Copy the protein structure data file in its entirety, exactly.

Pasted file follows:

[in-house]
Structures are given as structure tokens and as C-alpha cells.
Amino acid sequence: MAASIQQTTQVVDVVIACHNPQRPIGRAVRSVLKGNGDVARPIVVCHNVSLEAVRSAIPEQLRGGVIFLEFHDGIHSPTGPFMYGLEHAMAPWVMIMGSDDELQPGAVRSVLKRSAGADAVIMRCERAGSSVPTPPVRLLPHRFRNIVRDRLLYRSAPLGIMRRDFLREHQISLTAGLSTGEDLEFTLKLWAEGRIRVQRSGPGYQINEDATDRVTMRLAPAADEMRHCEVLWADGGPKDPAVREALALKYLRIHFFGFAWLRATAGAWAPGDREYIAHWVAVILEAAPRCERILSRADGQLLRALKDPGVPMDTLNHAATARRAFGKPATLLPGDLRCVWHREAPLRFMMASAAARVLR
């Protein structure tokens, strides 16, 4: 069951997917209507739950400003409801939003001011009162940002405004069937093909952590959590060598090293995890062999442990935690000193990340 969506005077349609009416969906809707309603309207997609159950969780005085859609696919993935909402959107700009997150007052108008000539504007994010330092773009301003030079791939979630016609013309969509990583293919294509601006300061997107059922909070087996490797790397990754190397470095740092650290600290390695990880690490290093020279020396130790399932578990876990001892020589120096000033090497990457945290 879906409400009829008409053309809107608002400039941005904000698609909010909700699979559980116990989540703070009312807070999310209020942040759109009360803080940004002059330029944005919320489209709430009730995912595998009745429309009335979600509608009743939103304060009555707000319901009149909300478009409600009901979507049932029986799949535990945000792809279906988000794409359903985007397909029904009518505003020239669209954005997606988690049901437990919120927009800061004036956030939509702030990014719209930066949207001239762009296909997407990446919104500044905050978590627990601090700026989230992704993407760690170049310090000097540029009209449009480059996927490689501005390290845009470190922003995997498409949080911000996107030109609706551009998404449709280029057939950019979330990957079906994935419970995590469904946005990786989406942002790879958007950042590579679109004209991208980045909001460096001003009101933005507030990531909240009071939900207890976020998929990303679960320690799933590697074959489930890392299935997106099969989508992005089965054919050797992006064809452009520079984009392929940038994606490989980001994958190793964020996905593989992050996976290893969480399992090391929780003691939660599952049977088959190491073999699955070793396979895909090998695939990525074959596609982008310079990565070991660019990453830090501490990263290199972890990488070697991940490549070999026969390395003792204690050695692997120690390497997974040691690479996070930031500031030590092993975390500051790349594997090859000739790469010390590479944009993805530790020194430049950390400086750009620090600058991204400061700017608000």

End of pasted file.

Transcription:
[in-house]
Structures are given as structure tokens and as C-alpha cells.
Amino acid sequence: MAASIQQTTQVVDVVIACHNPQRPIGRAVRSVLKGNGDVARPIVVCHNVSLEAVRSAIPEQLRGGVIFLEFHDGIHSPTGPFMYGLEHAMAPWVMIMGSDDELQPGAVRSVLKRSAGADAVIMRCERAGSSVPTPPVRLLPHRFRNIVRDRLLYRSAPLGIMRRDFLREHQISLTAGLSTGEDLEFTLKLWAEGRIRVQRSGPGYQINEDATDRVTMRLAPAADEMRHCEVLWADGGPKDPAVREALALKYLRIHFFGFAWLRATAGAWAPGDREYIAHWVAVILEAAPRCERILSRADGQLLRALKDPGVPMDTLNHAATARRAFGKPATLLPGDLRCVWHREAPLRFMMASAAARVLR
């Protein structure tokens, strides 16, 4: 069951997917209507739950400003409801939003001011009162940002405004069937093909952590959590060598090293995890062999442990935690000193990340 969506005077349609009416969906809707309603309207997609159950969780005085859609696919993935909402959107700009997150007052108008000539504007994010330092773009301003030079791939979630016609013309969509990583293919294509601006300061997107059922909070087996490797790397990754190397470095740092650290600290390695990880690490290093020279020396130790399932578990876990001892020589120096000033090497990457945290 879906409400009829008409053309809107608002400039941005904000698609909010909700699979559980116990989540703070009312807070999310209020942040759109009360803080940004002059330029944005919320489209709430009730995912595998009745429309009335979600509608009743939103304060009555707000319901009149909300478009409600009901979507049932029986799949535990945000792809279906988000794409359903985007397909029904009518505003020239669209954005997606988690049901437990919120927009800061004036956030939509702030990014719209930066949207001239762009296909997407990446919104500044905050978590627990601090700026989230992704993407760690170049310090000097540029009209449009480059996927490689501005390290845009470190922003995997498409949080911000996107030109609706551009998404449709280029057939950019979330990957079906994935419970995590469904946005990786989406942002790879958007950042590579679109004209991208980045909001460096001003009101933005507030990531909240009071939900207890976020998929990303679960320690799933590697074959489930890392299935997106099969989508992005089965054919050797992006064809452009520079984009392929940038994606490989980001994958190793964020996905593989992050996976290893969480399992090391929780003691939660599952049977088959190491073999699955070793396979895909090998695939990525074959596609982008310079990565070991660019990453830090501490990263290199972890990488070697991940490549070999026969390395003792204690050695692997120690390497997974040691690479996070930031500031030590092993975390500051790349594997090859000739790469010390590479944009993805530790020194430049950390400086750009620090600058991204400061700017608000």